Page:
How to Use Mobile to Connect with Millennials
History often hinges on moments. Think about the split second that Lee Harvey Oswald took in shooting President John F. Kennedy in November of 1963. If Oswald flinched-even a little bit-he would have missed Kennedy and the second half of twentieth-century America might have turned out very different.
In fact, the future of your church hinges on moments-maybe hundreds of them every day. Often, they are the tiny moments you would never expect and largely never find out about.
God impresses upon a single mom down the street to get her children involved in church-children who will one day become key leaders in your congregation.
God gives a church member an idea for a new ministry that could one day transform the neighborhood.
God urges a believer to dig deeper into His Word. He then becomes a passionate Bible teacher for years to come.
Is your church ready for those history-changing moments.
Thanks to the proliferation of mobile technology, you’ve never had more of an opportunity to capitalize on them. A 2015 Pew study said two out of three Americans own a smartphone. Church members and people from your surrounding community can instantly connect with you-whether they’re out on the town, watching a ball game, or enjoying vacation.
A growing number of people expect they can meet needs-physical, emotional, mental, and spiritual ones-wherever they are. They need a ride somewhere, they open Uber. They need a bite to eat, they open Yelp. They need to hear from God, they open up their Bible app. These “mobile moments” occur anytime someone opens up their mobile device with the expectation they can get what they want immediately. Google estimates that the global community checks its smartphone 100 billion times every single day. That’s 100 billion potential mobile moments worldwide.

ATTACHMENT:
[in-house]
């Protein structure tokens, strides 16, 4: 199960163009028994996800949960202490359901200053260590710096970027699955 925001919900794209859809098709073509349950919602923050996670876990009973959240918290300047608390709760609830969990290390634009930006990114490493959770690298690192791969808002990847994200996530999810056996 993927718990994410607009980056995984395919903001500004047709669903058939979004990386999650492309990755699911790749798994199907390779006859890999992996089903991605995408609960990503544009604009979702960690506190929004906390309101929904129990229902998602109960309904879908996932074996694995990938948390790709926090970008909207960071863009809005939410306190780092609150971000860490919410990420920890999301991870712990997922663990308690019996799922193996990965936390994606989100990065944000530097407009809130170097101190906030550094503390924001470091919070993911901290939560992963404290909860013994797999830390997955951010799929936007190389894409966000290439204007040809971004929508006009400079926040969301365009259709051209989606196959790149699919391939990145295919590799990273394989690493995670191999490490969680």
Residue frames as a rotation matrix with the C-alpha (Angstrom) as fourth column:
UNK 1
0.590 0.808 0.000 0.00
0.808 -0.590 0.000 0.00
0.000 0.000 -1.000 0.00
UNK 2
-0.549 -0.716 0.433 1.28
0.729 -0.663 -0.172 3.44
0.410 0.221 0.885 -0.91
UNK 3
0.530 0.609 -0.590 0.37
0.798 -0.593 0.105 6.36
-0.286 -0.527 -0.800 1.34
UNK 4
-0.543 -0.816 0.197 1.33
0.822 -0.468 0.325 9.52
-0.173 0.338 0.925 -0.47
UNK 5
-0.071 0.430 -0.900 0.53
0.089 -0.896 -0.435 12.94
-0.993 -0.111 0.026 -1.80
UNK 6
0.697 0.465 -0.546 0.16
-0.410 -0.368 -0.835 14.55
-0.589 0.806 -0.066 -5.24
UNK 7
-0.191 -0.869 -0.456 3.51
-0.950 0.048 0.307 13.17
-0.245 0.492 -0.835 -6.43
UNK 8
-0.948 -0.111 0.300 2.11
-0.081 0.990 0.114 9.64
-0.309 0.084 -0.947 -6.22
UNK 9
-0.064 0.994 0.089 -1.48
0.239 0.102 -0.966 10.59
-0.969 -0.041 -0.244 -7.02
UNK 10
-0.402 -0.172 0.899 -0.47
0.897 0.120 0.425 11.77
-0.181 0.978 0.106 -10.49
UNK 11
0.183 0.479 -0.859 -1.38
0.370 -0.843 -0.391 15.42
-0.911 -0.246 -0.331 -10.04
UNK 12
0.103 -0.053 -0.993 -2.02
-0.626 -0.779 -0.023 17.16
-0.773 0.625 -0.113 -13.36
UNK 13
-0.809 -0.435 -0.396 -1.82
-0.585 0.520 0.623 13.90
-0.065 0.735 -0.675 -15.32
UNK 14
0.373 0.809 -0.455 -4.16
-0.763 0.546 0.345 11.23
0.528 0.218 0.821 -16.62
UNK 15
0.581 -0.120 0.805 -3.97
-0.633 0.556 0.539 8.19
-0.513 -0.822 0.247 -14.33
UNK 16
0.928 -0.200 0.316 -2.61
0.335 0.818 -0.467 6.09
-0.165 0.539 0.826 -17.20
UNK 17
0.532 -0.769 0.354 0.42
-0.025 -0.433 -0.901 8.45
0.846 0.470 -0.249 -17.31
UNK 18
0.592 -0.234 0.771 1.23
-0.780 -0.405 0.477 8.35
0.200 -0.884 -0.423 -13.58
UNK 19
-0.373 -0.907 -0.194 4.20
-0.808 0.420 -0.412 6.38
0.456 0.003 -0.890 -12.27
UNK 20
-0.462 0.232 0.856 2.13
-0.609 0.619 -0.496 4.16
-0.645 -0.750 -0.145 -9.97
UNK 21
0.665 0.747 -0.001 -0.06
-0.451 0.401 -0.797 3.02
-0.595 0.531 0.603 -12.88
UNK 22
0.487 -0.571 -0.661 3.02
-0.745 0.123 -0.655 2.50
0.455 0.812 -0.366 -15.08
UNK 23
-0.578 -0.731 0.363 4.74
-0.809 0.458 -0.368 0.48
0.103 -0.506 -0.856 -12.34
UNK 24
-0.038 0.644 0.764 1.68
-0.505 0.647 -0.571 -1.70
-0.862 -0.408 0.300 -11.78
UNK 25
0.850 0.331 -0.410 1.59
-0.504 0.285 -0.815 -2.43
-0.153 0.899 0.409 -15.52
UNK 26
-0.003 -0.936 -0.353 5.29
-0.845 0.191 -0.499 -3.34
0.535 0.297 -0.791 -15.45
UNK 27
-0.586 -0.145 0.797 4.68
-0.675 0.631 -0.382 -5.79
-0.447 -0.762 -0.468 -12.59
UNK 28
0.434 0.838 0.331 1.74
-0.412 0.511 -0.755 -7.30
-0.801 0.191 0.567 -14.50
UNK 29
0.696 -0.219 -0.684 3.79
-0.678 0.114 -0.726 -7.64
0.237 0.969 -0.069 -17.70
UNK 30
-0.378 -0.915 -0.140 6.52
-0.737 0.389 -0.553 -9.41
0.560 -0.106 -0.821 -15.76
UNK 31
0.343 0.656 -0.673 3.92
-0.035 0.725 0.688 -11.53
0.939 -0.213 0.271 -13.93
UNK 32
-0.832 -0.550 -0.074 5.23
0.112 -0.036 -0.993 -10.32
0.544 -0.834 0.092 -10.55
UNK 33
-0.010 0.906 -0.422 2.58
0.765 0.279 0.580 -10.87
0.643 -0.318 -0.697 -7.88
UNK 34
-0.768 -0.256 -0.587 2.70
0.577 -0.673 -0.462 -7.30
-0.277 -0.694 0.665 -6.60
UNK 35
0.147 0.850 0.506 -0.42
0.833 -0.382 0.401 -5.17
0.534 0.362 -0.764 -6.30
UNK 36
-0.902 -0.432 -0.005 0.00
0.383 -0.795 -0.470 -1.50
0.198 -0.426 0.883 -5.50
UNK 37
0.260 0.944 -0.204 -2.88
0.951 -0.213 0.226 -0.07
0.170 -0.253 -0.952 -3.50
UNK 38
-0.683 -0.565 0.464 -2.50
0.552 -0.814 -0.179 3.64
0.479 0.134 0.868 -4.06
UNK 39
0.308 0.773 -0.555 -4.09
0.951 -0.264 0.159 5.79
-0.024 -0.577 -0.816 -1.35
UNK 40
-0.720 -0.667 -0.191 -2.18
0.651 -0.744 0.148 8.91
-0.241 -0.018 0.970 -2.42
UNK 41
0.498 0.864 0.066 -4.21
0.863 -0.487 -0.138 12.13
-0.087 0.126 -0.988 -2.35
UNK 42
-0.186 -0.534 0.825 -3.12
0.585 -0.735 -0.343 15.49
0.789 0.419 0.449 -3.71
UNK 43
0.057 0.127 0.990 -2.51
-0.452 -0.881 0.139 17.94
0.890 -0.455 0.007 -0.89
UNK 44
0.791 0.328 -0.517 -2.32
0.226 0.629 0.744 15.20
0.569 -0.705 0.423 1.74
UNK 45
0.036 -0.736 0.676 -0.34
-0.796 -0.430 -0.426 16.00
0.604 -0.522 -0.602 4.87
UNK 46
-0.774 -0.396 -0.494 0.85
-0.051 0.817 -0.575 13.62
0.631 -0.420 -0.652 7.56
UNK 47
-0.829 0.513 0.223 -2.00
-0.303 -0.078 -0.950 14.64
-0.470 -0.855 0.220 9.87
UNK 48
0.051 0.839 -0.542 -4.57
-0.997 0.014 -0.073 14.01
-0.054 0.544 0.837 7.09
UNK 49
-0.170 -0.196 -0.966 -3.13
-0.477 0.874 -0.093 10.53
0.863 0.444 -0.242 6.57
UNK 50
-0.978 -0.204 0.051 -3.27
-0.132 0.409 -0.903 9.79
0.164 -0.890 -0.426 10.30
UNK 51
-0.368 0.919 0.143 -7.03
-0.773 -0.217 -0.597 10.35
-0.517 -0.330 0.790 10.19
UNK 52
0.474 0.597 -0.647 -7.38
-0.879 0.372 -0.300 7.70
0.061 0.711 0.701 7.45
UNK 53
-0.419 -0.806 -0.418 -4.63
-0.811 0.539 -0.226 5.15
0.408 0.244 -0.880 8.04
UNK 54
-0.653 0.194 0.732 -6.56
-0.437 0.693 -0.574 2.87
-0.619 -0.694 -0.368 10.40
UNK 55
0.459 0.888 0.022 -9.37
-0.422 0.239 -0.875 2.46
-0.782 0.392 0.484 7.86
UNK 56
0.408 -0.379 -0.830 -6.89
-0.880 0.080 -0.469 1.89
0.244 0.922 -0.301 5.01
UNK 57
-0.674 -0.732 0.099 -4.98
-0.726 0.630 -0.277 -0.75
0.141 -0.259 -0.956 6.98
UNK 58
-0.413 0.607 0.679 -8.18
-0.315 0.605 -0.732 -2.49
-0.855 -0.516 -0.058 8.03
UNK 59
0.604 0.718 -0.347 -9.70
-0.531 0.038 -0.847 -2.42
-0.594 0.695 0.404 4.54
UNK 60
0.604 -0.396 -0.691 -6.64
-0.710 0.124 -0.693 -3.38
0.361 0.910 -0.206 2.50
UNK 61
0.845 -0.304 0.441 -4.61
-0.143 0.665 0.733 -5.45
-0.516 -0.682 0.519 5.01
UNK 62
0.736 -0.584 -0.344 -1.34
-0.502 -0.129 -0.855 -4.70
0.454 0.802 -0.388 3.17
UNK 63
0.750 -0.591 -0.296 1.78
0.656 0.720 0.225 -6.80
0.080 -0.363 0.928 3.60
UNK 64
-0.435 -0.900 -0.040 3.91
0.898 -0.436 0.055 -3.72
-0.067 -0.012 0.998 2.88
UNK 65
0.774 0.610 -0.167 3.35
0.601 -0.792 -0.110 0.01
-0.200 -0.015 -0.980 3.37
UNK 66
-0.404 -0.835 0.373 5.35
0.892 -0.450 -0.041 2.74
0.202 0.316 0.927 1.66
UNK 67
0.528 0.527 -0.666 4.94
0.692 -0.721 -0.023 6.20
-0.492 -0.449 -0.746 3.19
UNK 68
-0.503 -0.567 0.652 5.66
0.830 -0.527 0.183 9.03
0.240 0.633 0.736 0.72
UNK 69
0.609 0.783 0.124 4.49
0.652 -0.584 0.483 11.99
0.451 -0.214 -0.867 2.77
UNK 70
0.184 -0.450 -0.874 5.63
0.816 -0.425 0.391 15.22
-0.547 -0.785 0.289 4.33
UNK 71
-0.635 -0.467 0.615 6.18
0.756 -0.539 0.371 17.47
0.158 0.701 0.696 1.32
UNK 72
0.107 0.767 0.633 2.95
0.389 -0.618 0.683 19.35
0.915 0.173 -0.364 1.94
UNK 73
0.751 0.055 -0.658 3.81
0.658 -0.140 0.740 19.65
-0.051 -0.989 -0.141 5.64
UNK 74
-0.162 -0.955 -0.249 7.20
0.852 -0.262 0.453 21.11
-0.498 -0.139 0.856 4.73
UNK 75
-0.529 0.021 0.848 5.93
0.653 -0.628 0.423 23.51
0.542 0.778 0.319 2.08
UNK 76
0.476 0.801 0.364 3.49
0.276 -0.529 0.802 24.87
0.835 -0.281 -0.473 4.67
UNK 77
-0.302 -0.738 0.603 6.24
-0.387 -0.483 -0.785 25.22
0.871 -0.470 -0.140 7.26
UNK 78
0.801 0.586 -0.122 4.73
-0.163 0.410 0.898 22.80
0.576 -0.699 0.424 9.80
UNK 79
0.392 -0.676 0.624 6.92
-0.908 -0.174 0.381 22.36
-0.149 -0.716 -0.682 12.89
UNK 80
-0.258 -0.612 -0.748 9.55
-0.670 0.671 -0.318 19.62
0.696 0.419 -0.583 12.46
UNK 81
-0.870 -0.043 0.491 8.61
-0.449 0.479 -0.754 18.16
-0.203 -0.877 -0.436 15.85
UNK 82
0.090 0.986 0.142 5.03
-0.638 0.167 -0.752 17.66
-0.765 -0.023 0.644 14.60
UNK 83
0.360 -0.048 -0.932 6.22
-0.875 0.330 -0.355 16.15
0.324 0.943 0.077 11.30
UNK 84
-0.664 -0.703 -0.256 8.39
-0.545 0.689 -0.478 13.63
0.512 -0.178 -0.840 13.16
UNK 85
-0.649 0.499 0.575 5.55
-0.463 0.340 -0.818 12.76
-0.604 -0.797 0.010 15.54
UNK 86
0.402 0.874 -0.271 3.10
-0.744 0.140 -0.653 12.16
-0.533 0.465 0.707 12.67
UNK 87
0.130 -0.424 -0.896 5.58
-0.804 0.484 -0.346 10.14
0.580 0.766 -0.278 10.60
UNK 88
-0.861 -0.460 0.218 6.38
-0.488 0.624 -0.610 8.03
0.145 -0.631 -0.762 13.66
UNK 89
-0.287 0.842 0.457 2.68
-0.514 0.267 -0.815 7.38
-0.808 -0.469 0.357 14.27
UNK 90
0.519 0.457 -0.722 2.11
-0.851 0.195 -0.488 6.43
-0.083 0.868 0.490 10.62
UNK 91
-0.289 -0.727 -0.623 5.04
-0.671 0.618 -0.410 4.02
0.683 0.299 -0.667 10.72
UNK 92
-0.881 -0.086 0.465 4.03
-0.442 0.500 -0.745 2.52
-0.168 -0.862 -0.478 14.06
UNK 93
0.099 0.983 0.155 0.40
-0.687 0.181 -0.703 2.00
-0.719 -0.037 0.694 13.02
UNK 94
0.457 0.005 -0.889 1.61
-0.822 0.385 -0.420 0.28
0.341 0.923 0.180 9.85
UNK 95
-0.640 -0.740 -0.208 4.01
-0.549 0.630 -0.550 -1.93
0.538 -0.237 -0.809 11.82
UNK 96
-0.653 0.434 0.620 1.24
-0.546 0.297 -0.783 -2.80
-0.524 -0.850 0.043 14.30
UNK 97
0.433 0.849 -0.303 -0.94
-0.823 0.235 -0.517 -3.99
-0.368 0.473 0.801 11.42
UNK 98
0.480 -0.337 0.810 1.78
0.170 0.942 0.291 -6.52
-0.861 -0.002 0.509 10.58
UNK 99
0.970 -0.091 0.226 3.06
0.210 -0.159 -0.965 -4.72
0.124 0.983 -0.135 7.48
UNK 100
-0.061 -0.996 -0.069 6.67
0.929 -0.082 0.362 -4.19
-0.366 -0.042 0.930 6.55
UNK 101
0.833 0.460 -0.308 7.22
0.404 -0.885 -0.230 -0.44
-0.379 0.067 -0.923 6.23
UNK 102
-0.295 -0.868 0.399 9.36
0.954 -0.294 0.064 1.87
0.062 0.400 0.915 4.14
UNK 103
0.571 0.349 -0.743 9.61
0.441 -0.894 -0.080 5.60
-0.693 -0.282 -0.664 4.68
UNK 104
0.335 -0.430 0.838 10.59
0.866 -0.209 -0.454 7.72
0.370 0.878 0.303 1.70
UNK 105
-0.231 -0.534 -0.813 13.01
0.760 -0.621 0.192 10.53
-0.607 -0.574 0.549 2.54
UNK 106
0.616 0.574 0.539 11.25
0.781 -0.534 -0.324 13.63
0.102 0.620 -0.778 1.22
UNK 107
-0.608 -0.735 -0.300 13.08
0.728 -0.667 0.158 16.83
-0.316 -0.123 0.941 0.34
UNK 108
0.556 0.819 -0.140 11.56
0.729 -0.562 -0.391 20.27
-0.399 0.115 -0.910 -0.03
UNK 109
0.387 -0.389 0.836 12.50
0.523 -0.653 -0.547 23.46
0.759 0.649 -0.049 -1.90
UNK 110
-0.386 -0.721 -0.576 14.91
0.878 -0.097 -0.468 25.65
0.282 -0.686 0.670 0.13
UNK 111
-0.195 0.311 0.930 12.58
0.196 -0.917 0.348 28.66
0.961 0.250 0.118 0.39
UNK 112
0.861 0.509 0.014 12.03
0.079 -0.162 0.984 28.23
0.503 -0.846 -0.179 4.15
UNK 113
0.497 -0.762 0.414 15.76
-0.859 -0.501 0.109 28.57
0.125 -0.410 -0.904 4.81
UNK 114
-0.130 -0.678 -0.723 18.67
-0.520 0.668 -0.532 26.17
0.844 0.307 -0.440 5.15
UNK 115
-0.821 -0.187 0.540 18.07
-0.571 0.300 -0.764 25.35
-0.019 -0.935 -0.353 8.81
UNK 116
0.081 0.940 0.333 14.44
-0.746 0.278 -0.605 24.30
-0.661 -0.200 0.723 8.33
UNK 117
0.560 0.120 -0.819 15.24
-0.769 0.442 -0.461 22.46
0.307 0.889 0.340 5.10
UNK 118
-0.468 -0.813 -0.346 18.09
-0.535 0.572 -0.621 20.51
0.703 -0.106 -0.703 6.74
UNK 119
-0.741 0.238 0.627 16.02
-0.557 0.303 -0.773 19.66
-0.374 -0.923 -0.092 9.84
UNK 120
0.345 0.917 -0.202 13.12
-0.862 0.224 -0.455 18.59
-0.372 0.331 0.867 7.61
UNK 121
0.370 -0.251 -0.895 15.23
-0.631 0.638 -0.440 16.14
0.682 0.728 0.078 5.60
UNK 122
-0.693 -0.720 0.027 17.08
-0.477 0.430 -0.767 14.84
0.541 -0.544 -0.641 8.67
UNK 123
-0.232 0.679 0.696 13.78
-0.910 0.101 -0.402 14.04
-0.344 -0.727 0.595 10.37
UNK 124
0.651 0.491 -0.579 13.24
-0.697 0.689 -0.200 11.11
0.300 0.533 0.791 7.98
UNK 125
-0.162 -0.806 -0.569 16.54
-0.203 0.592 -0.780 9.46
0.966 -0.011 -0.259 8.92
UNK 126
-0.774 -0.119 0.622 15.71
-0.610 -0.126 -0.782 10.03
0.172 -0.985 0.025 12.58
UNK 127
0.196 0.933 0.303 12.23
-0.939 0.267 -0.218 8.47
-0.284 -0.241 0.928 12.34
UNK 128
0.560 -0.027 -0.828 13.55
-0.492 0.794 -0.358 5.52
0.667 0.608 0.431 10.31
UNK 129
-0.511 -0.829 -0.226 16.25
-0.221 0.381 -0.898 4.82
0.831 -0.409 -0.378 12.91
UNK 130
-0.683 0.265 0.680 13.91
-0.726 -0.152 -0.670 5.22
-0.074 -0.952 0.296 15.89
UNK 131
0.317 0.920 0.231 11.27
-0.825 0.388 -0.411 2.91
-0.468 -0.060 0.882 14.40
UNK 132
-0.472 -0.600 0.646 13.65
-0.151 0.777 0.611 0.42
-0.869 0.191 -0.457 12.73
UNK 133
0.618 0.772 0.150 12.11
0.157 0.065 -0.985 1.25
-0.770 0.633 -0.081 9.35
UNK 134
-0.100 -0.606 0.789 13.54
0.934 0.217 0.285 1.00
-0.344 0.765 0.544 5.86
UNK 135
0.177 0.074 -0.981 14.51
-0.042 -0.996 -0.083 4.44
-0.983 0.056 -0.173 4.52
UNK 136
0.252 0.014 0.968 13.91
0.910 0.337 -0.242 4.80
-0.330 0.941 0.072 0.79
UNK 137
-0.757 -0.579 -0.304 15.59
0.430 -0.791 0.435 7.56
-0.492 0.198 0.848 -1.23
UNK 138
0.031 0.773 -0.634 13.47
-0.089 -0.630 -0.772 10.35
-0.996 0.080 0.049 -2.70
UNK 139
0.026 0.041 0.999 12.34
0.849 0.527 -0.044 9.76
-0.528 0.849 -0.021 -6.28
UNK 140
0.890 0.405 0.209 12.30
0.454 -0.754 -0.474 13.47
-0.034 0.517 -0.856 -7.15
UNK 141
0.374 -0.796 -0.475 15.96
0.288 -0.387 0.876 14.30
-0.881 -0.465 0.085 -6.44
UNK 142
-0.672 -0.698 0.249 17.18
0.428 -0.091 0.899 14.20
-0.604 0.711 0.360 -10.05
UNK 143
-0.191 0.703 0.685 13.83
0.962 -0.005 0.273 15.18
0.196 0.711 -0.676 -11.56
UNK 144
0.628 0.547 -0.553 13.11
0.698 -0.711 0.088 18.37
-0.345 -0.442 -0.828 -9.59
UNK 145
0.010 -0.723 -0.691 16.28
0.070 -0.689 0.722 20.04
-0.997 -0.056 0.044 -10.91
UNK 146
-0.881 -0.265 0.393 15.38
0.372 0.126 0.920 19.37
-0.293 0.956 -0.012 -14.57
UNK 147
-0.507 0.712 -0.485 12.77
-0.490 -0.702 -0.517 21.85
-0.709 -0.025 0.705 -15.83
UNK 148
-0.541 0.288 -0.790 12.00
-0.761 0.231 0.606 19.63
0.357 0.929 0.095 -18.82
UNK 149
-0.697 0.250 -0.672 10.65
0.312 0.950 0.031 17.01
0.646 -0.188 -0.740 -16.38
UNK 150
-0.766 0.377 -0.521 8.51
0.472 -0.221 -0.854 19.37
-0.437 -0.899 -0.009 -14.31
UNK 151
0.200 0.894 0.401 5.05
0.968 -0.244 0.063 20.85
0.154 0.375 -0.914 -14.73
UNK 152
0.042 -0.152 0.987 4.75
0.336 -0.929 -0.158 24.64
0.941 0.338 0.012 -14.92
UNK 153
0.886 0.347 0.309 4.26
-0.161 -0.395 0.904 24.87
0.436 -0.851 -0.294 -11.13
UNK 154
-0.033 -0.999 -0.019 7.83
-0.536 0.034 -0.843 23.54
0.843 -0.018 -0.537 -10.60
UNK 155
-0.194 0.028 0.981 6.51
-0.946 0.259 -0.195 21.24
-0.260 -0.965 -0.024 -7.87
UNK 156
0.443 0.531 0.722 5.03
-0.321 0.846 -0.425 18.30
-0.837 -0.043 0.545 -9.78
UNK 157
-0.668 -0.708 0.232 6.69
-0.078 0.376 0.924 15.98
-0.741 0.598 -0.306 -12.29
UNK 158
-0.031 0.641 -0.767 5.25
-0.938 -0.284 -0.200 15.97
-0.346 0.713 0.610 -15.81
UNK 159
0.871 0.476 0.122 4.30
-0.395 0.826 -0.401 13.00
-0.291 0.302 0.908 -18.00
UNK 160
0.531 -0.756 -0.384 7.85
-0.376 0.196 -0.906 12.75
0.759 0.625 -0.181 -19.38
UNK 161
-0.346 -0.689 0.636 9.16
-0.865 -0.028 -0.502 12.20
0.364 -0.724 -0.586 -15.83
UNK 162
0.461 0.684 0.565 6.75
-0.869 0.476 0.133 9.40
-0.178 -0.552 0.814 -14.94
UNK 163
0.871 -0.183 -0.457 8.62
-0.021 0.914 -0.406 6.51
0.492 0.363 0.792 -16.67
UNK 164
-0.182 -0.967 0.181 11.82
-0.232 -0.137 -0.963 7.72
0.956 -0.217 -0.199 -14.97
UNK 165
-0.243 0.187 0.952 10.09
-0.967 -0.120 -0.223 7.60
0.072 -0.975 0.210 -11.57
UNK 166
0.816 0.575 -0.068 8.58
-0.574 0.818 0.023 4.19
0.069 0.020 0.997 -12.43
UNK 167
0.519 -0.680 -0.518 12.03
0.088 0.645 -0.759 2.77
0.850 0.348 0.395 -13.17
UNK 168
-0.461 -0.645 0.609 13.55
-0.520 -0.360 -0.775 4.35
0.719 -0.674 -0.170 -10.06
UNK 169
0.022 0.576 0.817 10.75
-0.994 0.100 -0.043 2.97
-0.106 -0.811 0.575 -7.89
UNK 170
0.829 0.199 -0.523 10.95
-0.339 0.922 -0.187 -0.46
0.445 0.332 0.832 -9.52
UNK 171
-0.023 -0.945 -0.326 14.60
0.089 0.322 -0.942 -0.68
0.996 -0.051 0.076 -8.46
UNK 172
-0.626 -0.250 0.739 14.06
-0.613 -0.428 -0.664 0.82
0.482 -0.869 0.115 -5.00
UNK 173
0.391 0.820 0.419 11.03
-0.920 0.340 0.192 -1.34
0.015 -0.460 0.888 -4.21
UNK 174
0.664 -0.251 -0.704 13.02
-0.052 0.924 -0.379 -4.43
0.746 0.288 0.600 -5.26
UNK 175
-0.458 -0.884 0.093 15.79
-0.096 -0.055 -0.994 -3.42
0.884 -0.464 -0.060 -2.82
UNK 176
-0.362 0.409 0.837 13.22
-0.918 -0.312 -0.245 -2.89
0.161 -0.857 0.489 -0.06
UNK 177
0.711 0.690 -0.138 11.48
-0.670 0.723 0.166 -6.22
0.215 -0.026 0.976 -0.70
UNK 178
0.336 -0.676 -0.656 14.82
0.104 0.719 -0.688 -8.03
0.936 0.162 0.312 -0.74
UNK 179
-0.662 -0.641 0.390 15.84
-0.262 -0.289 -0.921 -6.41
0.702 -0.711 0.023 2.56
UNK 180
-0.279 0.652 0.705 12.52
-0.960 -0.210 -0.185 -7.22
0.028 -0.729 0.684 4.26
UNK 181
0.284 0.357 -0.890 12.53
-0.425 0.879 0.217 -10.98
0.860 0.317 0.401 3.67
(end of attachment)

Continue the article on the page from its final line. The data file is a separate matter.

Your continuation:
Businesses have caught on to this trend. The competition to capture those 100 billion fleeting moments is fierce to say the least. By 2019, U.S. mobile ad buys are expected to top $65 billion. Ted Shadler writes to business leaders in The Mobile Mind Shift, “If a customer wants information or service in a mobile moment, that is your moment to shine. Be there, and your customers will come to depend on you, deepening their loyalty and providing valuable information that your company can use to further improve the relationship.”
Pastor, mobile moments can be your church’s time to shine, too. Our mobile moments don’t lead to an expanding bottom line. They lead to souls saved, lives transformed, and communities made whole.
How do you build a mobile strategy that seizes the moments that matter?
You need an app. You may already have a website. Maybe it’s responsive. But that’s simply not enough anymore. When we’re on our phones, we spend 90 percent of our time in mobile apps, according to the Flurry Analytics Blog. You can’t stay connected to the mobile world of those you serve by simply having a mobile web presence. It’s not how the largest portion of your congregation and your community is using their mobile phones.